Cottonwood

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WILLOW FAMILY

Populus balsamifera

Populus balsamifera

Black Cottonwood Populus balsamifera subspecies trichocarpa
Fremont Cottonwood syn. Western Cottonwood Populus fremontii subspecies fremontii
Habitat & Elevation Streambanks below 9,000′
Collection Resinous Bud: winter; Leaf, Inner Bark: spring
Indigenous Names Konkow wylyly; Mountain Maidu lylym, wylylym c’a



Garden Section



Cottonwoods are beautiful, fast-growing deciduous trees with vigorous, potentially invasive roots. Deep watering and careful placement away from pavement, septic systems, and sewer lines are important to keep roots from becoming a problem. They perform best in interior regions with hot summers and cold winters. Cottonwoods require regular water. Watering deeply will encourage root growth down to ground water so that supplemental irrigation is not necessary once established. They prefer moist but well-drained, fertile soil, but will tolerate many conditions. Cottonwoods have triangular leaves that rustle gracefully in a breeze, producing a soothing sound. They make beautiful specimen trees, can be useful as a windbreak, and are wellsuited to areas that receive ample moisture.[23]

Black Cottonwood Populus balsamifera subspecies trichocarpa
Plant type Deciduous tree
Size 30′ – 100’x25′ – 30′
Light Full sun
Water Regular
Zone 6 to 10

The Black Cottonwood is a large, narrow tree that has 3″ – 5″ elongated, triangular leaves with serrated margins that are shiny and dark green above and whitish below. It occurs naturally in mixed woodlands or along streams below 9,000′.[18]

Fremont Cottonwood Populus fremontii subspecies fremontii
Plant type Deciduous tree
Size 40′ – 60’x30′ or wider
Light Full sun
Water Regular
Zone 6 to 10

The beautiful Fremont Cottonwood is an iconic symbol of a moist area within an otherwise arid landscape. It occurs naturally in environments ranging from the deserts of the Southwest to the Sierra Nevada, always adjacent to a regular water source. The spreading and towering habit of the Cottonwood provides soothing shade, while the sound of the wind blowing through the leaves echoes the rush of a cool stream. The 2″ – 4″ wide heart-shaped leaves are glossy, leathery, coarsely-toothed, and turn bright yellow-green in the fall. Female trees produce masses of cottony seeds that are blown through the air, spread on the ground, and can be a bother. ‘Nevada’ is a male variety and does not produce the cotton.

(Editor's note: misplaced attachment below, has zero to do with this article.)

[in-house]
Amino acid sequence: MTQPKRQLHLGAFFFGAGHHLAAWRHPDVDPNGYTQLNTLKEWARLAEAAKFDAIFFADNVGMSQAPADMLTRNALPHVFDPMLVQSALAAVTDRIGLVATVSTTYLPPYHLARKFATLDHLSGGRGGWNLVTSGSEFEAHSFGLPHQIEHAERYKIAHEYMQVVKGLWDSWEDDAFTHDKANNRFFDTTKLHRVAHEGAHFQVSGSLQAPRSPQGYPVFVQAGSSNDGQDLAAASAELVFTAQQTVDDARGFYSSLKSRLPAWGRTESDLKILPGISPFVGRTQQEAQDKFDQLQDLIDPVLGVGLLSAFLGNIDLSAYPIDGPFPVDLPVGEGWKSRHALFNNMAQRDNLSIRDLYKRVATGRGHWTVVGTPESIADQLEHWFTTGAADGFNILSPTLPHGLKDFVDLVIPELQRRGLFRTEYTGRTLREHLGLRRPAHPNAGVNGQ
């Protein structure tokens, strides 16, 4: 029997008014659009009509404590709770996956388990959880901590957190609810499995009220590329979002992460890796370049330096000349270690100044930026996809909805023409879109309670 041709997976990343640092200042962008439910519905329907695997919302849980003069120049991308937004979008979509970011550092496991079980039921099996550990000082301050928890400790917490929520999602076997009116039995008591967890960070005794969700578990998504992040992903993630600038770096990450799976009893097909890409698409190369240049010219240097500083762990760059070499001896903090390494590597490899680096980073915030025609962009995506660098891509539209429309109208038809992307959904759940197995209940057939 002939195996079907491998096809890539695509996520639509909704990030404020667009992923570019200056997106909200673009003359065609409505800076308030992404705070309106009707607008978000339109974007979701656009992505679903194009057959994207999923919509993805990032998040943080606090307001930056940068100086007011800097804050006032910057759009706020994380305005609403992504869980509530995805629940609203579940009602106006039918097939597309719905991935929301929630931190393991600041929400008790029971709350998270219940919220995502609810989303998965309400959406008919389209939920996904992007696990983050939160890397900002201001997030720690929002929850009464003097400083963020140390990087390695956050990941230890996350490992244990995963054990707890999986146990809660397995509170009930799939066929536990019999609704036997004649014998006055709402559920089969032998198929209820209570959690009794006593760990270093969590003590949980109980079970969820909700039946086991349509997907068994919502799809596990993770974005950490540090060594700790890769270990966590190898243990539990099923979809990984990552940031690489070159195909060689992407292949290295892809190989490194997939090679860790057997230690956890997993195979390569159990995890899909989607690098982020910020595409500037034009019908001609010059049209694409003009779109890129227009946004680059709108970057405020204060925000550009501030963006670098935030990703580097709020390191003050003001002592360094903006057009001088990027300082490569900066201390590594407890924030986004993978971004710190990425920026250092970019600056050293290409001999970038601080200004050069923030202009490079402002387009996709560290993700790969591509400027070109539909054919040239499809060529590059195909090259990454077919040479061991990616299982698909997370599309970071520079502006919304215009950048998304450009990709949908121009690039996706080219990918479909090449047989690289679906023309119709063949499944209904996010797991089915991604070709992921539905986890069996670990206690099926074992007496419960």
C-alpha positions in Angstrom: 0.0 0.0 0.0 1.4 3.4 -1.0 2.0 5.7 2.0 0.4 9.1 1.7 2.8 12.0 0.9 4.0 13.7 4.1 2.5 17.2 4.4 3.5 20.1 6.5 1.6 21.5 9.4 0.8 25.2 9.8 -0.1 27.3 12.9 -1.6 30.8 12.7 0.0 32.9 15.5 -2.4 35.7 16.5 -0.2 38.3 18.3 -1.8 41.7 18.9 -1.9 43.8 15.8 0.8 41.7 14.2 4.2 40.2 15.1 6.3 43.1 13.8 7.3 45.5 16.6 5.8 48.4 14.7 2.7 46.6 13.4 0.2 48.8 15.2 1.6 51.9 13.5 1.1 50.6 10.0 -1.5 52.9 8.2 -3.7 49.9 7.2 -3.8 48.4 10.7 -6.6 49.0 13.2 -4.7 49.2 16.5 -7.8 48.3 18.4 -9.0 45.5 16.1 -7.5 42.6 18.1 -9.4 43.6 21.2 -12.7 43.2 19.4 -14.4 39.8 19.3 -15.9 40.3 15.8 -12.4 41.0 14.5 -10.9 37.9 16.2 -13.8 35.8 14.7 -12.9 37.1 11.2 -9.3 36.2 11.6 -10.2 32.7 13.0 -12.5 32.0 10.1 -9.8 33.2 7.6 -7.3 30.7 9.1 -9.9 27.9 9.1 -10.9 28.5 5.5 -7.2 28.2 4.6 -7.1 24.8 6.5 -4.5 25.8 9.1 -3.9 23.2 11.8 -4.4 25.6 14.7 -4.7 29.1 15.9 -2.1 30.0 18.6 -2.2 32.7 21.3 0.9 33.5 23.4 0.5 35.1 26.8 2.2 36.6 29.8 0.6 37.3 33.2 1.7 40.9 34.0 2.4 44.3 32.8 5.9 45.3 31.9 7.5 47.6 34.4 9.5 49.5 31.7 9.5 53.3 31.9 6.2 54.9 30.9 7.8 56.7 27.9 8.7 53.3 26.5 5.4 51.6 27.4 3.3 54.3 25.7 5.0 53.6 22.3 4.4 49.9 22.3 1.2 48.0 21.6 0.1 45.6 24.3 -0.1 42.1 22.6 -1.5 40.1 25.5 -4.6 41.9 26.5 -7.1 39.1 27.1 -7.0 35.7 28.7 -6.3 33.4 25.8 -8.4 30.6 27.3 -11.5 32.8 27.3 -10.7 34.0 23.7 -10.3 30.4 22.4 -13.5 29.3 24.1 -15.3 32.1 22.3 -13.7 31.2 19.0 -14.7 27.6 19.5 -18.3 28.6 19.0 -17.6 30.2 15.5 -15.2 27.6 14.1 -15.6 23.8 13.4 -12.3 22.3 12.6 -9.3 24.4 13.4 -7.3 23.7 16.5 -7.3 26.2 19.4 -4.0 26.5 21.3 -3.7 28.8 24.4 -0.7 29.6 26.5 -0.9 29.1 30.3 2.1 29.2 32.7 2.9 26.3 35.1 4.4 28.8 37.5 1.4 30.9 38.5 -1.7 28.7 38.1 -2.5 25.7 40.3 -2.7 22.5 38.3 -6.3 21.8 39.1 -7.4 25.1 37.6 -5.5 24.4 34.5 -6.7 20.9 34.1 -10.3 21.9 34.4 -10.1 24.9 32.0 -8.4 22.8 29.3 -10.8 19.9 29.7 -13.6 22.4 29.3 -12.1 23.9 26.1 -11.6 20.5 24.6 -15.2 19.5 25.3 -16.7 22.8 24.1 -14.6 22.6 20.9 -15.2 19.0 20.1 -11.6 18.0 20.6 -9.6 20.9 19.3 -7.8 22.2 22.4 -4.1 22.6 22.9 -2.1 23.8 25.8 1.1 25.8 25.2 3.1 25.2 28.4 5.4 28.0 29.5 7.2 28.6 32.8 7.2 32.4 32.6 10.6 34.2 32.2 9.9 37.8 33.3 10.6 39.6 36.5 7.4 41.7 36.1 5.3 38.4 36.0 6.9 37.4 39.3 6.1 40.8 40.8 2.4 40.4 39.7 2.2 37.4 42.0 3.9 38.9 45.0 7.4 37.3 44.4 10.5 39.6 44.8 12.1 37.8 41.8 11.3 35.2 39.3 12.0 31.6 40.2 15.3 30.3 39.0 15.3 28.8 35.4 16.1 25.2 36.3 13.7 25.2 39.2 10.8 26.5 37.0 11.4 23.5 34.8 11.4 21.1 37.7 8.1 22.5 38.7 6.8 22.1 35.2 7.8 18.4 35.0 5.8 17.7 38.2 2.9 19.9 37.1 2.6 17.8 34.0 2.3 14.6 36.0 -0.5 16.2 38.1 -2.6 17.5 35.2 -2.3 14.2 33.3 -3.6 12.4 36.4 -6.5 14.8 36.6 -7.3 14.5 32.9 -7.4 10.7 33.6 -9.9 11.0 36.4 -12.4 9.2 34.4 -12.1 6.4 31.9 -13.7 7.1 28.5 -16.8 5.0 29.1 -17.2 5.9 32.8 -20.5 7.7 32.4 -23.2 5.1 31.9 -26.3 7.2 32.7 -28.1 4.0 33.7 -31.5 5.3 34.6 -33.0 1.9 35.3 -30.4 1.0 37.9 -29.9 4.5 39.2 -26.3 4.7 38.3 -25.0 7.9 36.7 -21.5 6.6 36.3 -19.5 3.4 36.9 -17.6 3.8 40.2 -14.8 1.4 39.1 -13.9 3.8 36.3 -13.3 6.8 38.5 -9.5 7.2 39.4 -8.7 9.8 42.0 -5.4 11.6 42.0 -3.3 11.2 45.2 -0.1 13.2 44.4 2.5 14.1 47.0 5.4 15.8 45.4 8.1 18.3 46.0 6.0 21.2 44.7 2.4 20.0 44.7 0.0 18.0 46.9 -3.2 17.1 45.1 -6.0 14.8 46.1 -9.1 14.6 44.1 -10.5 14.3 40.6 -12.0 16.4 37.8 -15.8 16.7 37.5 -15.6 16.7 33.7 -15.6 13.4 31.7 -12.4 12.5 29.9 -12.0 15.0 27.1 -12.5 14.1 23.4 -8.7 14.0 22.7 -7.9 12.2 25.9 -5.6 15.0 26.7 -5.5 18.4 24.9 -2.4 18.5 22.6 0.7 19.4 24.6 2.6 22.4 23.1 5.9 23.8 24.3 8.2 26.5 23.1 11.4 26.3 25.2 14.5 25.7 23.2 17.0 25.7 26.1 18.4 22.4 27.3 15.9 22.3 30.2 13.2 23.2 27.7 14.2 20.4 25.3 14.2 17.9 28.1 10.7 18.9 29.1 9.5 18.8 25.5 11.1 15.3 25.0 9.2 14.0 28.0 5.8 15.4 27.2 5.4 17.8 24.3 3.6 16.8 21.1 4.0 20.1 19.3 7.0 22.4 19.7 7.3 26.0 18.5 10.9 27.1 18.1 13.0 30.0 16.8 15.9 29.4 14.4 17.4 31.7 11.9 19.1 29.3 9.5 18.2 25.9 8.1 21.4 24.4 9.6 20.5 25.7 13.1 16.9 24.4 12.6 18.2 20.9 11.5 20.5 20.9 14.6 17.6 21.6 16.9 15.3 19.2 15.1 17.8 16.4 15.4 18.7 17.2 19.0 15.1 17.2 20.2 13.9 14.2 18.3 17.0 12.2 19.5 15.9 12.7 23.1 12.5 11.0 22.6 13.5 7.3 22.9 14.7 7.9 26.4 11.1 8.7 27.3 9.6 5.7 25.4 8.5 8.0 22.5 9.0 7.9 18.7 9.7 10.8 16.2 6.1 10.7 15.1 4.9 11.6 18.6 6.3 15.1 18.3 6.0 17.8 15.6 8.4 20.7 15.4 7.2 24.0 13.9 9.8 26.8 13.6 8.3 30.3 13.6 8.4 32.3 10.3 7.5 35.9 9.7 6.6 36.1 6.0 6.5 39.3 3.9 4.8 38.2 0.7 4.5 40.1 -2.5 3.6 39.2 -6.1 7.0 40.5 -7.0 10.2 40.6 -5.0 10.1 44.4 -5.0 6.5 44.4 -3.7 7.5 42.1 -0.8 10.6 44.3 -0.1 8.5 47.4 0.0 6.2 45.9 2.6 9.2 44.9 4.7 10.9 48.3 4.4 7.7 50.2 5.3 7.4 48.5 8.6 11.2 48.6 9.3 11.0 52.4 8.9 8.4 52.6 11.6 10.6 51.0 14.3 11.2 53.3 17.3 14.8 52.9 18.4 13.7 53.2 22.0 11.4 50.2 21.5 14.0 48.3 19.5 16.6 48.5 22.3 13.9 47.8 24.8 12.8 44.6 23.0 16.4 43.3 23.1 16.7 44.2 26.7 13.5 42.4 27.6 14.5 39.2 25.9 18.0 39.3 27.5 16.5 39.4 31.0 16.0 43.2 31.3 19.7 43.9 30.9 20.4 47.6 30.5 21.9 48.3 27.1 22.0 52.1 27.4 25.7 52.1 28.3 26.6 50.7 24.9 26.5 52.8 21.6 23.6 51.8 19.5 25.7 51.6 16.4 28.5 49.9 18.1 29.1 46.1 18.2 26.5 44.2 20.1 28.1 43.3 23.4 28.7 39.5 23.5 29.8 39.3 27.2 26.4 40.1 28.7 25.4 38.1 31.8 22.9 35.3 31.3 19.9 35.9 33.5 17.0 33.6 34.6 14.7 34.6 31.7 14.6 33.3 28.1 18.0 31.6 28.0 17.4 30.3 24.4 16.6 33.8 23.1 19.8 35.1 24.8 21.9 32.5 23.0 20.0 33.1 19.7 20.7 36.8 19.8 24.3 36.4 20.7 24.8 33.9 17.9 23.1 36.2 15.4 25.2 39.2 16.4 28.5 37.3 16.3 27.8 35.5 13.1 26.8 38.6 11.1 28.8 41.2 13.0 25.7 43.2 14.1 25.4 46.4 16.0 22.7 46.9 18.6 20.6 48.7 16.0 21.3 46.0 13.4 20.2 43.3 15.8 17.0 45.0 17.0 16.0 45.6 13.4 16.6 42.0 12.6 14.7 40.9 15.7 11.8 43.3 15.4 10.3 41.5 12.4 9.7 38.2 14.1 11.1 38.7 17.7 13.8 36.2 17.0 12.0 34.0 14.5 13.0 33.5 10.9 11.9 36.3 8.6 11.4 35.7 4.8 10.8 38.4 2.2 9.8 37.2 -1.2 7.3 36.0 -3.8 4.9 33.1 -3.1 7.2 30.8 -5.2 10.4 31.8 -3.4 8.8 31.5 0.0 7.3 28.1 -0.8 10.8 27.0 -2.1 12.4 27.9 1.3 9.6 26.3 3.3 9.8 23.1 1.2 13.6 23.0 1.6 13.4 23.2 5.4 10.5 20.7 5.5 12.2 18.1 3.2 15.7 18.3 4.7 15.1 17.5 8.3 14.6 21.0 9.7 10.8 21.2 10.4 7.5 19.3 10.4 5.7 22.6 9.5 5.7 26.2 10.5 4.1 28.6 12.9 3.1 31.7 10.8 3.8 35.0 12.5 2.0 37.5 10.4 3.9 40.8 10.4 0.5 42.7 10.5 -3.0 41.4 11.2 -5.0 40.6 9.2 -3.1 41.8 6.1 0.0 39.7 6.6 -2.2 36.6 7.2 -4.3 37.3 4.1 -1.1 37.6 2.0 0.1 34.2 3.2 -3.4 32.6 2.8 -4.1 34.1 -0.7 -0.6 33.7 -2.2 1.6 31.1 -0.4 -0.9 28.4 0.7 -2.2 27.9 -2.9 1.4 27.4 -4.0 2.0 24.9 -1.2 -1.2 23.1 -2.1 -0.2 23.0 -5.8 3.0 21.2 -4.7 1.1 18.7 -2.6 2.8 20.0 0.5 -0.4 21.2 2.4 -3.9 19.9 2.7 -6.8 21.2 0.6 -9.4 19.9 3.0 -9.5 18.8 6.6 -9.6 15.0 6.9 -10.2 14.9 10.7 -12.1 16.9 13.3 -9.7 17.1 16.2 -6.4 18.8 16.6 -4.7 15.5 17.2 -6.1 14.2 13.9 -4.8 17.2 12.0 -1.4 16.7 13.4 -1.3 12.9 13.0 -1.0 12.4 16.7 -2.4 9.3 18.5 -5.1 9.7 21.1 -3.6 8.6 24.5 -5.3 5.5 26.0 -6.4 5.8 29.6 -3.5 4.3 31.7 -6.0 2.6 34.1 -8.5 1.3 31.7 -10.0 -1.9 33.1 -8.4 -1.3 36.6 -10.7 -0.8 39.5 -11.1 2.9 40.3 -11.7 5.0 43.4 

Use as a large shade tree in an open area, alongside a creek or pond, at the edge of a lawn, or as a windbreak. If placing a Cottonwood near a lawn, be sure to water the lawn deeply and infrequently (once a week, maximum) to prevent Cottonwood roots from seeking surface moisture and disturbing the lawn. Place it where its roots will not disturb hardscape or underground utilities.



Medicine Section



Colds, Coughs and Sore Throats
Make a tea for colds and coughs by steeping buds or inner bark for 15 minutes.[2] All Populus species have similar active compounds and can be used for similar indications. Scientific studies have shown anti-inflammatory and expectorant activity. Gargling with preparations of Populus may relieve laryngitis.[17]

Rheumatism, Sore Muscles, Joint Inflammation
Crush fresh or dried plant (resinous buds, leaves and inner bark) and boil for 15 minutes. Strain and add to the bath or to melted beeswax for a soothing, pain-relieving salve. Use externally for muscle or joint pain according to the knowledge of the Cahuilla, Kawaiisu and Diegueño Indians as well as modern laboratory tests.[2, 16]

NOTE Cottonwood contains compounds related to aspirin, populin and salicin, and works as a pain-reliever. The German government has officially recognized the external use of Poplar for skin injuries such as sores, bruises and cuts and for sunburn.[17, 52]

Wounds
Make a salve, poultice or tea out of buds (along with inner bark and leaves if available). Apply to wounds, stings and external infections.[2]

Cultural and Functional Art Section



Baskets
Karok Indians used the roots of Black Cottonwood (Populus balsamifera) for basket weaving.[15]

Dyes
Use the buds of Black Cottonwood (Populus balsamifera subspecies trichocarpa) to make a yellow dye according to the Cheyenne, Missouri and Nitinaht Indians.[15]